CDC also works with academic organizations to help evaluate their impact, he said.

“We know that several of the companies we work with would benefit from the expertise and partnership that local civil society organizations can bring, so we’re always keen, when appropriate, to connect them with the right support that’s out there,” he said.

Measuring impact

In the past CDC was critiqued by academics and the development community for its focus on measuring impact through job creation. Counting jobs is among one of the clearest metrics for assessing economic impact, but reliance on this strategy, some studies have found, can lead to ambiguous and in some cases non-inclusive growth.

Carter confirmed the organization is working on a new framework for measuring impact in an attempt to look closer at how investors evaluate the effects of development capital.

First, across its portfolio, CDC says it will continue to show annually how many jobs have been created, both directly and indirectly, using methodology “developed for us by industry experts,” Carter said. In addition, CDC will publish the taxes contributed to local exchequers and how much third-party capital is mobilized through its work.

They continued: “Secondly, at a sector level, we’ll collect and publish annual data for certain metrics. In infrastructure, for example, we will track power generated and added capacity. We will also monitor and report selected job quality, gender, and climate change indicators.”

Finally, at the “individual investment level,” CDC will track progress toward the intended impact for every new investment or fund commitment, using “whichever metrics will help us best understand if we are achieving our ambition.” Carter said this may include “indirect as well as direct impact, for example, if investment is in a manufacturing startup, the desired impact may not just be creating jobs and paying taxes, but new businesses created in the supply chain.”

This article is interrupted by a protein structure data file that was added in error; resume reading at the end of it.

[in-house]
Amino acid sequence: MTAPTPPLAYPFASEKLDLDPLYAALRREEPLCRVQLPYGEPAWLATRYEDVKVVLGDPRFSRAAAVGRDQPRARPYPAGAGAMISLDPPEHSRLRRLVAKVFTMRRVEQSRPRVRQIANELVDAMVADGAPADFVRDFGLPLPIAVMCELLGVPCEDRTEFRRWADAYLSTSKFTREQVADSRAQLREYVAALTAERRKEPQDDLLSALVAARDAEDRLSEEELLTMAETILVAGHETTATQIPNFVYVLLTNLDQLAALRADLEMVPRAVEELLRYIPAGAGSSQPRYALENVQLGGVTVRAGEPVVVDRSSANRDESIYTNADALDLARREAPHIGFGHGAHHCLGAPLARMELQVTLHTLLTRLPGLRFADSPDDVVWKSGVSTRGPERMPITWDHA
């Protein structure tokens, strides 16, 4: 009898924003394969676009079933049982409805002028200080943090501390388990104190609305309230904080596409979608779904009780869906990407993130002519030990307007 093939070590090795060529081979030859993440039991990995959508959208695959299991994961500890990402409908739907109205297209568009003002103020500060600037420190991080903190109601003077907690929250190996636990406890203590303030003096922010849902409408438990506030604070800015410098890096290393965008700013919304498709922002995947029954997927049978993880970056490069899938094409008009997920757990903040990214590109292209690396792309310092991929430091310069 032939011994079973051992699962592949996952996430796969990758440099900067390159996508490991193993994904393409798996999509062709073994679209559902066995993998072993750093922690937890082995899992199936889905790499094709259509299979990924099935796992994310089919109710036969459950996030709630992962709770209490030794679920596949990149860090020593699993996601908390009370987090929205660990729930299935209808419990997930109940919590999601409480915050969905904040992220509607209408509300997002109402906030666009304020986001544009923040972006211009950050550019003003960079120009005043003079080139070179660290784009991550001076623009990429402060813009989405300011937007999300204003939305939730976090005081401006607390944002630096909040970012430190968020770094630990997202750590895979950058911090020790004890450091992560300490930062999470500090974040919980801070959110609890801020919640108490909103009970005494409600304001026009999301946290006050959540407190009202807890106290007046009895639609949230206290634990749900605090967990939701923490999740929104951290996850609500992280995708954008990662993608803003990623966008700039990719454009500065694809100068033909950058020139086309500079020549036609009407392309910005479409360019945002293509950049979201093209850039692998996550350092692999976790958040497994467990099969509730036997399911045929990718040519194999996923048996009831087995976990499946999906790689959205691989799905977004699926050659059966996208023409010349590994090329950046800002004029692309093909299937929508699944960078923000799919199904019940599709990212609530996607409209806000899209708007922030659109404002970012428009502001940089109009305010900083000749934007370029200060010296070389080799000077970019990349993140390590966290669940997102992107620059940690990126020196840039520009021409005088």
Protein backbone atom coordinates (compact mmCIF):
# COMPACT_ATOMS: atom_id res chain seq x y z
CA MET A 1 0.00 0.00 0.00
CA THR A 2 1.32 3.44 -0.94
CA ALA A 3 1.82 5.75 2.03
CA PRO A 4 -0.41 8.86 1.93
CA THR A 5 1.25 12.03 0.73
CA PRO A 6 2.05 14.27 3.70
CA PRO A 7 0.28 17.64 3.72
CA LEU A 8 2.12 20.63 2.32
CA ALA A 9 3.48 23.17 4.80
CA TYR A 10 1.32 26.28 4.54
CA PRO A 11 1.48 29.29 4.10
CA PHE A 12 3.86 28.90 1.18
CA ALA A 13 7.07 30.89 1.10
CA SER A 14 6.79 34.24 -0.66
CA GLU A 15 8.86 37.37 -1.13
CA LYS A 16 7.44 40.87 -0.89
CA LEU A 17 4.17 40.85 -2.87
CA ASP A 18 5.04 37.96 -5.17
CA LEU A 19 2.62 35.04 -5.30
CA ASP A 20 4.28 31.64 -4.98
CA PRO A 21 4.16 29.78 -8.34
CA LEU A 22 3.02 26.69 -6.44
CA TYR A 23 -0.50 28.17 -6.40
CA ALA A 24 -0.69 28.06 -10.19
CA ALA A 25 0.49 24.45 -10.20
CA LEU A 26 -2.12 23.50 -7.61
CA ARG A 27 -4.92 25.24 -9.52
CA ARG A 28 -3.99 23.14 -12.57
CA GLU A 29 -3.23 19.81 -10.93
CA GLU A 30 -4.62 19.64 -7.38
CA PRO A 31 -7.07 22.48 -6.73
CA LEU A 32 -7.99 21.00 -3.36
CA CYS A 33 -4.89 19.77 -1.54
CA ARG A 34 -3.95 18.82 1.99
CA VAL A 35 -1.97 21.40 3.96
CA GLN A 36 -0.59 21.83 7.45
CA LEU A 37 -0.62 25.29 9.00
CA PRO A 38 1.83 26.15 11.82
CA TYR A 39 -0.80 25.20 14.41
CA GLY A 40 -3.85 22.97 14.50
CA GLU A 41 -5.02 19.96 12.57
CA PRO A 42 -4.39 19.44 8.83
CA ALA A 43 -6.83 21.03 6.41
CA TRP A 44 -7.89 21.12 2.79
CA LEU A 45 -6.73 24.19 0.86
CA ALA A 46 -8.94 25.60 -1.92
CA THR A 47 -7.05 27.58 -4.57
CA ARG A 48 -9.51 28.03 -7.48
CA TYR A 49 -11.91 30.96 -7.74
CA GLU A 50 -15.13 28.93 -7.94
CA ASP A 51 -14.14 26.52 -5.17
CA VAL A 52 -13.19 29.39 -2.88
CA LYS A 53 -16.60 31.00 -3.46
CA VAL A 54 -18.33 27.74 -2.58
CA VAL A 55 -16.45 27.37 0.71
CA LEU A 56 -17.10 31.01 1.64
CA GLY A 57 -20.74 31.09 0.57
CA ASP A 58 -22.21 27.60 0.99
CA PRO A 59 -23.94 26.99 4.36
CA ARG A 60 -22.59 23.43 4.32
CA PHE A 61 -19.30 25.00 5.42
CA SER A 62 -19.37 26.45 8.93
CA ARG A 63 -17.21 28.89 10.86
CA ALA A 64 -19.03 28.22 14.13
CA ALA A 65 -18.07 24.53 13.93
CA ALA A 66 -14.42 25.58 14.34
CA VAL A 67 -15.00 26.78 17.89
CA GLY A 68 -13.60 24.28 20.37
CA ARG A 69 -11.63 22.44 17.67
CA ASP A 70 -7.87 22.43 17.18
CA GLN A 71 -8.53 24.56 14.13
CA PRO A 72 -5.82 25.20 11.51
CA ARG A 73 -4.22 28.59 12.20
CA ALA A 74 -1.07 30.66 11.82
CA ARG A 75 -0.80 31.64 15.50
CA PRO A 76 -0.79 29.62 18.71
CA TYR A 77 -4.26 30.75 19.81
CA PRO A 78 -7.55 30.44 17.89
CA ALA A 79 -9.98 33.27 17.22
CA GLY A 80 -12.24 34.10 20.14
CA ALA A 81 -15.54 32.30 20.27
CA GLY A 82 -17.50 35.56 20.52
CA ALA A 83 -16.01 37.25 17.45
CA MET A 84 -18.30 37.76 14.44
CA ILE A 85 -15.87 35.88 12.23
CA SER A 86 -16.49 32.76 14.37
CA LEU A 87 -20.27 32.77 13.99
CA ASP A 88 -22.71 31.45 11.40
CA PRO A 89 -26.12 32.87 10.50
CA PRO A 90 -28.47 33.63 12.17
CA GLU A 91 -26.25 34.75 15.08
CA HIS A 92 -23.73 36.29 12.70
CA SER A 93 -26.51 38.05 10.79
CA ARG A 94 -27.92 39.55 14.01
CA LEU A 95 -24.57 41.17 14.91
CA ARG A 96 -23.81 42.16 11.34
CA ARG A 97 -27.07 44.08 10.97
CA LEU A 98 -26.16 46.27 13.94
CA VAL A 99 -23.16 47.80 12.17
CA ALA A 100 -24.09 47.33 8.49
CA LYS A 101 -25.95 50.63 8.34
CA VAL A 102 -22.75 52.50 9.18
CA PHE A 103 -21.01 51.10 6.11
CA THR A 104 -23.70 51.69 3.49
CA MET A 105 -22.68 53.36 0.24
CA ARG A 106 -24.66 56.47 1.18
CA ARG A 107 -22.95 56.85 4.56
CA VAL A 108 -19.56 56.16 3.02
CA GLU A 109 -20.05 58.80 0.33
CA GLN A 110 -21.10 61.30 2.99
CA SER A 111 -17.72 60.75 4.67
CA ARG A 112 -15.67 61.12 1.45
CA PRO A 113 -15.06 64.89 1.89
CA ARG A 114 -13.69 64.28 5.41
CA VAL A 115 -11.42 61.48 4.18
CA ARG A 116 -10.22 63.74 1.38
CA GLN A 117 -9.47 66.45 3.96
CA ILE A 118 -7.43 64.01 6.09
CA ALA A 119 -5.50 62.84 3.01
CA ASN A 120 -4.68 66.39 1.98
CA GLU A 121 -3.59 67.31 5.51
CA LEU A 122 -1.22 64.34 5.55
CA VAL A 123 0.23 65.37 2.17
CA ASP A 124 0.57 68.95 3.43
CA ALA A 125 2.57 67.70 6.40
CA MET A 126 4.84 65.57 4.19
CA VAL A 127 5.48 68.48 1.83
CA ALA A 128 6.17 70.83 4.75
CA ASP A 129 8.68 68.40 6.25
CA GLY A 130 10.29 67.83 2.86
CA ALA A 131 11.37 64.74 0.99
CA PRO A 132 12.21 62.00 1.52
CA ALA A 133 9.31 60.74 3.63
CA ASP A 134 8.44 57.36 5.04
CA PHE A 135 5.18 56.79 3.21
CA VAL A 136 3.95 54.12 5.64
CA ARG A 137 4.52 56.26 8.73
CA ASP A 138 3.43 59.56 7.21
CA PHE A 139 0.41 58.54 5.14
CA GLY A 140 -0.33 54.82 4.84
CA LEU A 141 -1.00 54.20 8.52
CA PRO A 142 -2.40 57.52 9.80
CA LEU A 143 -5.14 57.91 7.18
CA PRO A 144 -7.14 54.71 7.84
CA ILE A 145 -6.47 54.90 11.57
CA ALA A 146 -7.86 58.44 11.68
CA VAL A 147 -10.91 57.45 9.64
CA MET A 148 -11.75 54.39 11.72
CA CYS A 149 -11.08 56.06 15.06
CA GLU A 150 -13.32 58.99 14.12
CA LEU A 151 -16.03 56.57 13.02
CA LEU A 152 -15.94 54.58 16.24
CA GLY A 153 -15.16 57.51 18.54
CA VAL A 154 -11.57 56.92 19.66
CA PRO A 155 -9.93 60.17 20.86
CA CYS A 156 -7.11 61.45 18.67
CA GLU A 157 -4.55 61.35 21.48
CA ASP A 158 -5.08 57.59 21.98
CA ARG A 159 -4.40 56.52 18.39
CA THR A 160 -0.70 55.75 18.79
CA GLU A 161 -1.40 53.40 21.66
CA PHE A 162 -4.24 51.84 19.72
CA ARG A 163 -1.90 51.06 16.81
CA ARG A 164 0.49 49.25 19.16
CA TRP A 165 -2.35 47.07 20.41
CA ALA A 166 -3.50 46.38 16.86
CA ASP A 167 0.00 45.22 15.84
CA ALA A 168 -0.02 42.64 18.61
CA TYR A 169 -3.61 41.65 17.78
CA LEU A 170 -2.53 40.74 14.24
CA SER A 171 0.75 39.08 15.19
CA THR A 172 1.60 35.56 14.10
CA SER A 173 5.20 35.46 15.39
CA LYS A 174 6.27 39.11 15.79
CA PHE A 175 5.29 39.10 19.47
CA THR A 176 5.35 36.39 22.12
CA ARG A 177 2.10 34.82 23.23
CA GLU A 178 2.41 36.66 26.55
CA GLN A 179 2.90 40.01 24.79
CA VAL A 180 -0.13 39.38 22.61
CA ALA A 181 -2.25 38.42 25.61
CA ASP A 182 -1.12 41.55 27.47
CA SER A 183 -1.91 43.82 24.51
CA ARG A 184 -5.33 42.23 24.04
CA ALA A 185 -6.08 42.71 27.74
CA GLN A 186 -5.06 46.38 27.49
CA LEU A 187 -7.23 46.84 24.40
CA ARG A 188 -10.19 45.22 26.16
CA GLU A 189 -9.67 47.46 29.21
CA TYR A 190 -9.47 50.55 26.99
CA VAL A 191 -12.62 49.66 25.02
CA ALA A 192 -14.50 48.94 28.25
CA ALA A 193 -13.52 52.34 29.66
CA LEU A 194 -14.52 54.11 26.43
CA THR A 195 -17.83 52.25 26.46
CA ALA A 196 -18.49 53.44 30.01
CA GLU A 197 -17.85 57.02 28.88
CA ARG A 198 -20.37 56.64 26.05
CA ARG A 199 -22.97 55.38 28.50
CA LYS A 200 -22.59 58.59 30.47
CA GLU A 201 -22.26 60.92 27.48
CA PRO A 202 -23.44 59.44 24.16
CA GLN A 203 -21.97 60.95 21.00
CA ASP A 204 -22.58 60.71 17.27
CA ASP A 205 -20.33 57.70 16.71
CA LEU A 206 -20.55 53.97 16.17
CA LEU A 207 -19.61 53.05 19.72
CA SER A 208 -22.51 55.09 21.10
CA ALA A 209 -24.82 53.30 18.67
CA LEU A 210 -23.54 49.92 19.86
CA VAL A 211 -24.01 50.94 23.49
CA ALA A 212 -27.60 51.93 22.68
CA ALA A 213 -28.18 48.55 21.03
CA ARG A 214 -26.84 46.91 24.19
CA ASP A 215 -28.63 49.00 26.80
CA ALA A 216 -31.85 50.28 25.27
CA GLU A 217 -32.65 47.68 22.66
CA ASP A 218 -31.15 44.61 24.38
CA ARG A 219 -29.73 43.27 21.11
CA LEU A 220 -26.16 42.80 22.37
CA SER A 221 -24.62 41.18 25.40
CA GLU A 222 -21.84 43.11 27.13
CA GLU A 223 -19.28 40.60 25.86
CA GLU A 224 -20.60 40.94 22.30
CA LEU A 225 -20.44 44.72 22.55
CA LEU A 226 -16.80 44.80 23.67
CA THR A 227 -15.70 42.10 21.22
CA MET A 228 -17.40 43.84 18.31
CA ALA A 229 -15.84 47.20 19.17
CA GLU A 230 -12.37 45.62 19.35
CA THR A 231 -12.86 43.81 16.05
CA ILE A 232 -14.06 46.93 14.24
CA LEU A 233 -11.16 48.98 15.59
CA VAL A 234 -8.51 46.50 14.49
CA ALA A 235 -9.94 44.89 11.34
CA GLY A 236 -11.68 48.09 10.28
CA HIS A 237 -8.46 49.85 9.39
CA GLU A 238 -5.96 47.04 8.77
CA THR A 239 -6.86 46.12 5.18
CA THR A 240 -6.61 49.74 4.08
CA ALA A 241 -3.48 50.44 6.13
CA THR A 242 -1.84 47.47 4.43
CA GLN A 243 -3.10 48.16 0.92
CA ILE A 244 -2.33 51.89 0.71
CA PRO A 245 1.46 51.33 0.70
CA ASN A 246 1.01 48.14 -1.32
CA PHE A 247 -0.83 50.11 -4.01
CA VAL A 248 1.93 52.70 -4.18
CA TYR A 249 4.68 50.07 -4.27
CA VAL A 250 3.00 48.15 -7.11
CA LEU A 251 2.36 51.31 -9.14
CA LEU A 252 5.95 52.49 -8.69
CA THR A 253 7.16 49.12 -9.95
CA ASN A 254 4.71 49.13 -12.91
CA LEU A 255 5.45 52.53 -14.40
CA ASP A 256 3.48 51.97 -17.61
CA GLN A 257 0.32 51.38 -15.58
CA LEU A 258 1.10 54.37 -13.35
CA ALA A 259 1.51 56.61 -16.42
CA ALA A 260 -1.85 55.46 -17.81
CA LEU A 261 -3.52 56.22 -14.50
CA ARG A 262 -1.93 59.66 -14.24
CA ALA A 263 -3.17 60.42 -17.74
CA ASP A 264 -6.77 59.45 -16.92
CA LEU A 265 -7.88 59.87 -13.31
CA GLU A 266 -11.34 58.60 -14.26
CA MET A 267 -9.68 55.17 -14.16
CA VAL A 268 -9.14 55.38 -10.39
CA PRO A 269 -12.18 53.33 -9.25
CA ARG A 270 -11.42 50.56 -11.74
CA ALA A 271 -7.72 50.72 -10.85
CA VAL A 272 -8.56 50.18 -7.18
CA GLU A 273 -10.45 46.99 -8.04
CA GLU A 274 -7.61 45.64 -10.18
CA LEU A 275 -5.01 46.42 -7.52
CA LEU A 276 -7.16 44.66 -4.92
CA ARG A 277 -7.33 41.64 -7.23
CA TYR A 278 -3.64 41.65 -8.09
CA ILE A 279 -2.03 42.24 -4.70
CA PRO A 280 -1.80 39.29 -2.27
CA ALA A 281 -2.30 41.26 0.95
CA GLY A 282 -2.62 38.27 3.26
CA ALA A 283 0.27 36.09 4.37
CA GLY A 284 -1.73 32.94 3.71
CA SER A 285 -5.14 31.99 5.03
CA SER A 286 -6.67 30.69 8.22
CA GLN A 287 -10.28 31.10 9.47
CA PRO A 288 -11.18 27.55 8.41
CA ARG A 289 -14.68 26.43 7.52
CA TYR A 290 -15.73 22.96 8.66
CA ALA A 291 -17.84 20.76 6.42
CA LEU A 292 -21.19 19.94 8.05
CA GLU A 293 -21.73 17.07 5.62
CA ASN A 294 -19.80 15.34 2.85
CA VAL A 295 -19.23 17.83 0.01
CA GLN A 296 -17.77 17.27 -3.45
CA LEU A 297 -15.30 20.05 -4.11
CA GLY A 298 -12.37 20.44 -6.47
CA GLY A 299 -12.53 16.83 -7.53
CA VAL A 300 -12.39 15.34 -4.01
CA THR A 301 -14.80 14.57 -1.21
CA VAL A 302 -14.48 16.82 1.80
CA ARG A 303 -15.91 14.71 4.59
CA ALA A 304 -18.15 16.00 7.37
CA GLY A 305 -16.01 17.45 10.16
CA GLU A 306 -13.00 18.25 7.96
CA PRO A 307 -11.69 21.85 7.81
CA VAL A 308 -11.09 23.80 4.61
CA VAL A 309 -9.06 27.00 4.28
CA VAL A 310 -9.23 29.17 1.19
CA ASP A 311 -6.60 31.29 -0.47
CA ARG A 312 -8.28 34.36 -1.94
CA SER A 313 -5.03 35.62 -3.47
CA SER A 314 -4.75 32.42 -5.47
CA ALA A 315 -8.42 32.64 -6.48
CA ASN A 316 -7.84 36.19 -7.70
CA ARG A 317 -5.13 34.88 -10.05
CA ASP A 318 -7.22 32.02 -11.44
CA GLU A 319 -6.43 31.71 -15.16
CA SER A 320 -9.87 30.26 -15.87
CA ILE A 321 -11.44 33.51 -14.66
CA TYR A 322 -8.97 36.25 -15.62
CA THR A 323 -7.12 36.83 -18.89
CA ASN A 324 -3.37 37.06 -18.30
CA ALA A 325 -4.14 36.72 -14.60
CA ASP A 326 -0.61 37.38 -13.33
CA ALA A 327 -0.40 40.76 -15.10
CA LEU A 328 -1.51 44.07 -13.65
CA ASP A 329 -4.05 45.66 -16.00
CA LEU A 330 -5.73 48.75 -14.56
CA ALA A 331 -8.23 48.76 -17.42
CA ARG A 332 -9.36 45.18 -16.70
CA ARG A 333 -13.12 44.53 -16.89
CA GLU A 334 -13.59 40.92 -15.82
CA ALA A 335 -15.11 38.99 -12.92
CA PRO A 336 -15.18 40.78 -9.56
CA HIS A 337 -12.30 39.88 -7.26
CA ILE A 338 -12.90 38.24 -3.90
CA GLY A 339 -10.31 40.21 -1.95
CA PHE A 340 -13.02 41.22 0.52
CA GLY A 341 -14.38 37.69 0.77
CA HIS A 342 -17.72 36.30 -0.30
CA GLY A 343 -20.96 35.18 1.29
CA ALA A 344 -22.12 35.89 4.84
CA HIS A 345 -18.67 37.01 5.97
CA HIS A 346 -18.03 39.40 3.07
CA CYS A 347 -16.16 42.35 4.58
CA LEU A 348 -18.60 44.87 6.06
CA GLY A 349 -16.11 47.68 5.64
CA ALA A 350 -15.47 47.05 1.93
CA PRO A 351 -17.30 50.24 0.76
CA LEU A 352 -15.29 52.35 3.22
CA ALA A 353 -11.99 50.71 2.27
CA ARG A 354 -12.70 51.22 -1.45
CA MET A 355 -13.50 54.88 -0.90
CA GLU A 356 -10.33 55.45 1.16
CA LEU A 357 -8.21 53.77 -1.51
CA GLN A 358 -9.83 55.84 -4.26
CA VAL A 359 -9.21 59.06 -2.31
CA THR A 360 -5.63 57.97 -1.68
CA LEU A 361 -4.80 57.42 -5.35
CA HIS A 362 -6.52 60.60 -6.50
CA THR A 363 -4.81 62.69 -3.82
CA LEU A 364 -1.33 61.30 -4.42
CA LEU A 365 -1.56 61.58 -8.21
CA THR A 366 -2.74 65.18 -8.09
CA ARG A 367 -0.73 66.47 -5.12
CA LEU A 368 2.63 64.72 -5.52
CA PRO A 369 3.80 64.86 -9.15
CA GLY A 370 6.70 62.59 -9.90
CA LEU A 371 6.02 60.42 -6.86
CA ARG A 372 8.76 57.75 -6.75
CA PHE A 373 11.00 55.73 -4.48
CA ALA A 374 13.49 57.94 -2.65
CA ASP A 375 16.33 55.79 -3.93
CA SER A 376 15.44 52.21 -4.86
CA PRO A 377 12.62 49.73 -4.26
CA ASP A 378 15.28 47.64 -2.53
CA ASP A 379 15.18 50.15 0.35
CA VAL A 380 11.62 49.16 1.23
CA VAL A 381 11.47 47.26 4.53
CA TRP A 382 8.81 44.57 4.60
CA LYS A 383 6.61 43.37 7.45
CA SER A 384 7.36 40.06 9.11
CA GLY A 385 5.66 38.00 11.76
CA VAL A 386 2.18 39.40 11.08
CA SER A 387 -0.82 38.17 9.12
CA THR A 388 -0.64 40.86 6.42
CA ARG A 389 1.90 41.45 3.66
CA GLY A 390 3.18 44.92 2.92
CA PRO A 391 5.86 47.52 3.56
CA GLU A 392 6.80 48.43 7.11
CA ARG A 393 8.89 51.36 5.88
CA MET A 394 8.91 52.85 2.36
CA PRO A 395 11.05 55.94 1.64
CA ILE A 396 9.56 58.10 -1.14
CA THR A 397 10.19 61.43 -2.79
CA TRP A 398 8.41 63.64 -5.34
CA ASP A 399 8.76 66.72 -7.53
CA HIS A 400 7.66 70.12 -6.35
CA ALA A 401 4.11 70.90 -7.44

He said CDC can then compare these to its long-term vision of impact. With the new measures in CDC’s portfolio management process, Carter said the investor will be able to agree what to do to enhance impact, “in the same way we use financial measures to guide our strategic and operational work during the life of an investment.”

He added CDC will also commission and publish at least 10 independent evaluations to better understand important related themes, such as the affordability of products and services for poorer groups in society and the impact of private health care companies on overall health care systems, “in order to bolster CDC knowledge, guide our future investment decision, and contribute to the wider understanding of the development finance community.”

Update, Oct. 25: This article was amended to clarify that the U.K. ranks behind the Netherlands, Germany and France for its use of development capital as a percentage of aid.

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About the author

  • Molly Anders

    Molly Anders is a former U.K. correspondent for Devex. Based in London, she reports on development finance trends with a focus on British and European institutions. She is especially interested in evidence-based development and women’s economic empowerment, as well as innovative financing for the protection of migrants and refugees. Molly is a former Fulbright Scholar and studied Arabic in Syria, Jordan, Egypt and Morocco.